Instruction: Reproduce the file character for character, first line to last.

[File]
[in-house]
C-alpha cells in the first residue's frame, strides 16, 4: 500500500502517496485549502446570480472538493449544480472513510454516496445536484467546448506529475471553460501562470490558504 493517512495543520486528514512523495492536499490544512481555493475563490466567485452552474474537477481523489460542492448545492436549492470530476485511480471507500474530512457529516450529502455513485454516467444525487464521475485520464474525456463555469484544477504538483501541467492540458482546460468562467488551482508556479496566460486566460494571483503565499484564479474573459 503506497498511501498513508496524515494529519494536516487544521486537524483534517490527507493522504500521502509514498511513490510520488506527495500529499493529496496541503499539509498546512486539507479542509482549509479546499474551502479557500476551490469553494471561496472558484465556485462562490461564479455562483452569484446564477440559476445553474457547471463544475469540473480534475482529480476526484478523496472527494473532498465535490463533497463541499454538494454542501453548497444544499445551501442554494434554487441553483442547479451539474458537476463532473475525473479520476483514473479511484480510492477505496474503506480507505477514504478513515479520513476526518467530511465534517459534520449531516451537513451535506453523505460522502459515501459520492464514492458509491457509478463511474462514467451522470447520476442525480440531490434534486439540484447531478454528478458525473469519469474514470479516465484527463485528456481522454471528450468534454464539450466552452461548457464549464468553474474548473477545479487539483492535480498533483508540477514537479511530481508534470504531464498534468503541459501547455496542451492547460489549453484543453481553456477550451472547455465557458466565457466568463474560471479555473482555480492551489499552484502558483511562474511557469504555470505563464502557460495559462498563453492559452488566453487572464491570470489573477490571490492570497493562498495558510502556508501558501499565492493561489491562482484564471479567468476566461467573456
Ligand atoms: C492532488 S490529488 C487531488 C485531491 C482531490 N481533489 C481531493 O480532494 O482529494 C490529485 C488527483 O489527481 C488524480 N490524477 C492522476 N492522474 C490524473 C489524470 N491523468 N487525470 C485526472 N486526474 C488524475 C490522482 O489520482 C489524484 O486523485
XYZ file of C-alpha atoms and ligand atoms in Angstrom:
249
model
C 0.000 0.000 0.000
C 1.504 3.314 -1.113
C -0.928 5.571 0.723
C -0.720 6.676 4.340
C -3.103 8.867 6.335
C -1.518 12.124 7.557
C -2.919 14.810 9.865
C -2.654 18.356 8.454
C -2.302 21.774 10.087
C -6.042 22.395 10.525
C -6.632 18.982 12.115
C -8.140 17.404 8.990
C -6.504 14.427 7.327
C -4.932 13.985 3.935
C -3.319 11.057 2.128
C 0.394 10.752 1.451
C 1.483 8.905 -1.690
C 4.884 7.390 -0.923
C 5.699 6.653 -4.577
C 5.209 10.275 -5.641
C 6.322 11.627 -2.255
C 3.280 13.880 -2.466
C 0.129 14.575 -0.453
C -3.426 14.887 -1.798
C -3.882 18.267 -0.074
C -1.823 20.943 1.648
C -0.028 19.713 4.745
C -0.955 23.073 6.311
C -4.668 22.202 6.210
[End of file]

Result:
[in-house]
C-alpha cells in the first residue's frame, strides 16, 4: 500500500502517496485549502446570480472538493449544480472513510454516496445536484467546448506529475471553460501562470490558504 493517512495543520486528514512523495492536499490544512481555493475563490466567485452552474474537477481523489460542492448545492436549492470530476485511480471507500474530512457529516450529502455513485454516467444525487464521475485520464474525456463555469484544477504538483501541467492540458482546460468562467488551482508556479496566460486566460494571483503565499484564479474573459 503506497498511501498513508496524515494529519494536516487544521486537524483534517490527507493522504500521502509514498511513490510520488506527495500529499493529496496541503499539509498546512486539507479542509482549509479546499474551502479557500476551490469553494471561496472558484465556485462562490461564479455562483452569484446564477440559476445553474457547471463544475469540473480534475482529480476526484478523496472527494473532498465535490463533497463541499454538494454542501453548497444544499445551501442554494434554487441553483442547479451539474458537476463532473475525473479520476483514473479511484480510492477505496474503506480507505477514504478513515479520513476526518467530511465534517459534520449531516451537513451535506453523505460522502459515501459520492464514492458509491457509478463511474462514467451522470447520476442525480440531490434534486439540484447531478454528478458525473469519469474514470479516465484527463485528456481522454471528450468534454464539450466552452461548457464549464468553474474548473477545479487539483492535480498533483508540477514537479511530481508534470504531464498534468503541459501547455496542451492547460489549453484543453481553456477550451472547455465557458466565457466568463474560471479555473482555480492551489499552484502558483511562474511557469504555470505563464502557460495559462498563453492559452488566453487572464491570470489573477490571490492570497493562498495558510502556508501558501499565492493561489491562482484564471479567468476566461467573456
Ligand atoms: C492532488 S490529488 C487531488 C485531491 C482531490 N481533489 C481531493 O480532494 O482529494 C490529485 C488527483 O489527481 C488524480 N490524477 C492522476 N492522474 C490524473 C489524470 N491523468 N487525470 C485526472 N486526474 C488524475 C490522482 O489520482 C489524484 O486523485
XYZ file of C-alpha atoms and ligand atoms in Angstrom:
249
model
C 0.000 0.000 0.000
C 1.504 3.314 -1.113
C -0.928 5.571 0.723
C -0.720 6.676 4.340
C -3.103 8.867 6.335
C -1.518 12.124 7.557
C -2.919 14.810 9.865
C -2.654 18.356 8.454
C -2.302 21.774 10.087
C -6.042 22.395 10.525
C -6.632 18.982 12.115
C -8.140 17.404 8.990
C -6.504 14.427 7.327
C -4.932 13.985 3.935
C -3.319 11.057 2.128
C 0.394 10.752 1.451
C 1.483 8.905 -1.690
C 4.884 7.390 -0.923
C 5.699 6.653 -4.577
C 5.209 10.275 -5.641
C 6.322 11.627 -2.255
C 3.280 13.880 -2.466
C 0.129 14.575 -0.453
C -3.426 14.887 -1.798
C -3.882 18.267 -0.074
C -1.823 20.943 1.648
C -0.028 19.713 4.745
C -0.955 23.073 6.311
C -4.668 22.202 6.210